University of Illinois Urbana - Champaign Reviews
Student & Graduate Reviews (39)
The teachers and courses at the University of Illinois were great but my major did not help in securing my job. It was a pre-health major that only gave me the option to apply to graduate school right away. Luckily I work my way up from an entry level position after graduation.
Mostly a waste of time. Their crowned Engineering program is nothing but a piece of paper at the end of a long trail of convoluted course work. Yes, there are many outstanding engineers, but for the unsuspecting American, jumping hoops will get you picked up into companies that apply the same hopelessly inefficient industry practices that render your education useless.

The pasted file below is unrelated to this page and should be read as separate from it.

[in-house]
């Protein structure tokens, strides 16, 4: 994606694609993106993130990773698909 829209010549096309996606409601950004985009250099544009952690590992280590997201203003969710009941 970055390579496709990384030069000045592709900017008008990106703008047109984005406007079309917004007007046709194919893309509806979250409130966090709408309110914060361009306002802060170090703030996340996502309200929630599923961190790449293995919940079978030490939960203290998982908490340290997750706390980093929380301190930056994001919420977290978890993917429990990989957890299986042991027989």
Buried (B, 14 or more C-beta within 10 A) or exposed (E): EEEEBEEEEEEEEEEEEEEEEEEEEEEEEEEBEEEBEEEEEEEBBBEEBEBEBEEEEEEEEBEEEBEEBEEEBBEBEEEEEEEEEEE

The University of Illinois is an excellent school but to get the most out of it it requires you to be motivated and take advantage of the great and abundant opportunities that it provides. I always felt pretty safe physically and I felt safe voicing my opinions and asking questions in my classes as the faculty was very receptive of that. I felt that they worked to create and cultivate students like myself to think critically instead of taking things at face value. Particularly in my degree studying politics, it was important to challenge the ideas we were learning and I felt this as well received by the faculty at my university. Furthermore, there were ample opportunities provided by the university to get involved in student leadership, different activities like volunteering, sports clubs, cultural clubs and more. This types of things, rather than just attending class, really helped me develop as a human and contributor to my community rather than just acting as a student. I would highly recommend the University of Illinois to students.